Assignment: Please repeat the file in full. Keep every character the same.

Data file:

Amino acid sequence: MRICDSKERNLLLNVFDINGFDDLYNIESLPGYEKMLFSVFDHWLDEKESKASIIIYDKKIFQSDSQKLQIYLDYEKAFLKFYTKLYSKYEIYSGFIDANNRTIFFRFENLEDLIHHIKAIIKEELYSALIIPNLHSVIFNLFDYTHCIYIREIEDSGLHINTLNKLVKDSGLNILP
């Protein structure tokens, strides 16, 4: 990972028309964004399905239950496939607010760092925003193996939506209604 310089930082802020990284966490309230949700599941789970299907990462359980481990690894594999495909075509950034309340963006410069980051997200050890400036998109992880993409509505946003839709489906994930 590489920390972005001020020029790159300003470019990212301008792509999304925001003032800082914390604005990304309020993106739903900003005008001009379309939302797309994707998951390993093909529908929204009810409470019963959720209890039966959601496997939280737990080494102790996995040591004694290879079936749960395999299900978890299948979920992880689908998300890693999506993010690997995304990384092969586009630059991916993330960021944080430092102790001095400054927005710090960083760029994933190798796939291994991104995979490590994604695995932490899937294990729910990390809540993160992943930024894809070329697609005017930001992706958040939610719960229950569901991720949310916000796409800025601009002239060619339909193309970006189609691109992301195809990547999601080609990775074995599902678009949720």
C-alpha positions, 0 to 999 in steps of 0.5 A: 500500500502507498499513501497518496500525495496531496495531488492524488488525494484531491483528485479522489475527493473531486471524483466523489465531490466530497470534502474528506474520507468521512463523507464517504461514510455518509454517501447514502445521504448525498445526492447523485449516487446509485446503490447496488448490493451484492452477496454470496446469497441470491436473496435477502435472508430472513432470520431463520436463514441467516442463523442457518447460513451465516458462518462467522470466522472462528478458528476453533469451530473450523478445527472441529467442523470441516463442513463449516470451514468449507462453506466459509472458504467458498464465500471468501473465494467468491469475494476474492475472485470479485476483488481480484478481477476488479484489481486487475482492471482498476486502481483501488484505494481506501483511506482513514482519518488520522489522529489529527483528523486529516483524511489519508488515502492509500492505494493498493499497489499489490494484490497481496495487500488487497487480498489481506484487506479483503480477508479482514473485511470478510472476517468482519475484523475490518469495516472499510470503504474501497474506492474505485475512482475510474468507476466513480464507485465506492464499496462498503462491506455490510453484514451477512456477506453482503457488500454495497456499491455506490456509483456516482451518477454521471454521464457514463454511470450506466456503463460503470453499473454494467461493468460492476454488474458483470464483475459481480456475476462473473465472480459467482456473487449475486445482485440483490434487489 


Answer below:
Amino acid sequence: MRICDSKERNLLLNVFDINGFDDLYNIESLPGYEKMLFSVFDHWLDEKESKASIIIYDKKIFQSDSQKLQIYLDYEKAFLKFYTKLYSKYEIYSGFIDANNRTIFFRFENLEDLIHHIKAIIKEELYSALIIPNLHSVIFNLFDYTHCIYIREIEDSGLHINTLNKLVKDSGLNILP
């Protein structure tokens, strides 16, 4: 990972028309964004399905239950496939607010760092925003193996939506209604 310089930082802020990284966490309230949700599941789970299907990462359980481990690894594999495909075509950034309340963006410069980051997200050890400036998109992880993409509505946003839709489906994930 590489920390972005001020020029790159300003470019990212301008792509999304925001003032800082914390604005990304309020993106739903900003005008001009379309939302797309994707998951390993093909529908929204009810409470019963959720209890039966959601496997939280737990080494102790996995040591004694290879079936749960395999299900978890299948979920992880689908998300890693999506993010690997995304990384092969586009630059991916993330960021944080430092102790001095400054927005710090960083760029994933190798796939291994991104995979490590994604695995932490899937294990729910990390809540993160992943930024894809070329697609005017930001992706958040939610719960229950569901991720949310916000796409800025601009002239060619339909193309970006189609691109992301195809990547999601080609990775074995599902678009949720």
C-alpha positions, 0 to 999 in steps of 0.5 A: 500500500502507498499513501497518496500525495496531496495531488492524488488525494484531491483528485479522489475527493473531486471524483466523489465531490466530497470534502474528506474520507468521512463523507464517504461514510455518509454517501447514502445521504448525498445526492447523485449516487446509485446503490447496488448490493451484492452477496454470496446469497441470491436473496435477502435472508430472513432470520431463520436463514441467516442463523442457518447460513451465516458462518462467522470466522472462528478458528476453533469451530473450523478445527472441529467442523470441516463442513463449516470451514468449507462453506466459509472458504467458498464465500471468501473465494467468491469475494476474492475472485470479485476483488481480484478481477476488479484489481486487475482492471482498476486502481483501488484505494481506501483511506482513514482519518488520522489522529489529527483528523486529516483524511489519508488515502492509500492505494493498493499497489499489490494484490497481496495487500488487497487480498489481506484487506479483503480477508479482514473485511470478510472476517468482519475484523475490518469495516472499510470503504474501497474506492474505485475512482475510474468507476466513480464507485465506492464499496462498503462491506455490510453484514451477512456477506453482503457488500454495497456499491455506490456509483456516482451518477454521471454521464457514463454511470450506466456503463460503470453499473454494467461493468460492476454488474458483470464483475459481480456475476462473473465472480459467482456473487449475486445482485440483490434487489 